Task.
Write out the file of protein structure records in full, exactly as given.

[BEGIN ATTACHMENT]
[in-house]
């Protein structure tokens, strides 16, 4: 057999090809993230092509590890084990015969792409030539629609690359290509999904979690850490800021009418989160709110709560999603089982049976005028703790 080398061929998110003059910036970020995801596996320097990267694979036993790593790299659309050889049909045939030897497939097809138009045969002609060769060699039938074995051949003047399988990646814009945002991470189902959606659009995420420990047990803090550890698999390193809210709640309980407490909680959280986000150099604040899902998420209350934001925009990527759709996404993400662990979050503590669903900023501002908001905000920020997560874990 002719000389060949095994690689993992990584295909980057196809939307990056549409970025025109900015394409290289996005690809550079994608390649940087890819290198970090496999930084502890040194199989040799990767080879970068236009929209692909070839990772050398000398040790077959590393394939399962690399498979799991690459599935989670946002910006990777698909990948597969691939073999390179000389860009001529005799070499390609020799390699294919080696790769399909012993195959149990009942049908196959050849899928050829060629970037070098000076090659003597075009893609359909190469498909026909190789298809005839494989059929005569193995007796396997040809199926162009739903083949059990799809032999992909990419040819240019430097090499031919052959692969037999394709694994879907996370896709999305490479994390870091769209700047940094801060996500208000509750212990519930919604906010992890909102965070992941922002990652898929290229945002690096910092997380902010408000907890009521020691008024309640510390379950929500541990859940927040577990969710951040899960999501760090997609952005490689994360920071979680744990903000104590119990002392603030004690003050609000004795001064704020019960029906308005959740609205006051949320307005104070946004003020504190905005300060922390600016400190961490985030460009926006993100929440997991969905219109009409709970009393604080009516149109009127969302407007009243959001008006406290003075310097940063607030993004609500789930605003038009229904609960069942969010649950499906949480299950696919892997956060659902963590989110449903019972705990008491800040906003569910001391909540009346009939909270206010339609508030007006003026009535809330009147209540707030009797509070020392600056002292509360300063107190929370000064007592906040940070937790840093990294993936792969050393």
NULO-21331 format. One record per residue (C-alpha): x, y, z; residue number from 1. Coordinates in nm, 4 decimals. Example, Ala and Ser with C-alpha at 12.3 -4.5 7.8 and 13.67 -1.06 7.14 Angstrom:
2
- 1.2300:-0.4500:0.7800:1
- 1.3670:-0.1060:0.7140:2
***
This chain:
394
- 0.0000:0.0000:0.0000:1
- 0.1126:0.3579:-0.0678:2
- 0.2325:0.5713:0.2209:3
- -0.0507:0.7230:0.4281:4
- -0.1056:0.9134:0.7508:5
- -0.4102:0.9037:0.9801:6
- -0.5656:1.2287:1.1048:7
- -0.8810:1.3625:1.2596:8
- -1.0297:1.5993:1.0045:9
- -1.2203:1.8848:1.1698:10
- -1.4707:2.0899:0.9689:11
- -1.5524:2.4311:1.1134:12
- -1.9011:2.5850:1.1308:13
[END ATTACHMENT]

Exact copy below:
[in-house]
């Protein structure tokens, strides 16, 4: 057999090809993230092509590890084990015969792409030539629609690359290509999904979690850490800021009418989160709110709560999603089982049976005028703790 080398061929998110003059910036970020995801596996320097990267694979036993790593790299659309050889049909045939030897497939097809138009045969002609060769060699039938074995051949003047399988990646814009945002991470189902959606659009995420420990047990803090550890698999390193809210709640309980407490909680959280986000150099604040899902998420209350934001925009990527759709996404993400662990979050503590669903900023501002908001905000920020997560874990 002719000389060949095994690689993992990584295909980057196809939307990056549409970025025109900015394409290289996005690809550079994608390649940087890819290198970090496999930084502890040194199989040799990767080879970068236009929209692909070839990772050398000398040790077959590393394939399962690399498979799991690459599935989670946002910006990777698909990948597969691939073999390179000389860009001529005799070499390609020799390699294919080696790769399909012993195959149990009942049908196959050849899928050829060629970037070098000076090659003597075009893609359909190469498909026909190789298809005839494989059929005569193995007796396997040809199926162009739903083949059990799809032999992909990419040819240019430097090499031919052959692969037999394709694994879907996370896709999305490479994390870091769209700047940094801060996500208000509750212990519930919604906010992890909102965070992941922002990652898929290229945002690096910092997380902010408000907890009521020691008024309640510390379950929500541990859940927040577990969710951040899960999501760090997609952005490689994360920071979680744990903000104590119990002392603030004690003050609000004795001064704020019960029906308005959740609205006051949320307005104070946004003020504190905005300060922390600016400190961490985030460009926006993100929440997991969905219109009409709970009393604080009516149109009127969302407007009243959001008006406290003075310097940063607030993004609500789930605003038009229904609960069942969010649950499906949480299950696919892997956060659902963590989110449903019972705990008491800040906003569910001391909540009346009939909270206010339609508030007006003026009535809330009147209540707030009797509070020392600056002292509360300063107190929370000064007592906040940070937790840093990294993936792969050393």
NULO-21331 format. One record per residue (C-alpha): x, y, z; residue number from 1. Coordinates in nm, 4 decimals. Example, Ala and Ser with C-alpha at 12.3 -4.5 7.8 and 13.67 -1.06 7.14 Angstrom:
2
- 1.2300:-0.4500:0.7800:1
- 1.3670:-0.1060:0.7140:2
***
This chain:
394
- 0.0000:0.0000:0.0000:1
- 0.1126:0.3579:-0.0678:2
- 0.2325:0.5713:0.2209:3
- -0.0507:0.7230:0.4281:4
- -0.1056:0.9134:0.7508:5
- -0.4102:0.9037:0.9801:6
- -0.5656:1.2287:1.1048:7
- -0.8810:1.3625:1.2596:8
- -1.0297:1.5993:1.0045:9
- -1.2203:1.8848:1.1698:10
- -1.4707:2.0899:0.9689:11
- -1.5524:2.4311:1.1134:12
- -1.9011:2.5850:1.1308:13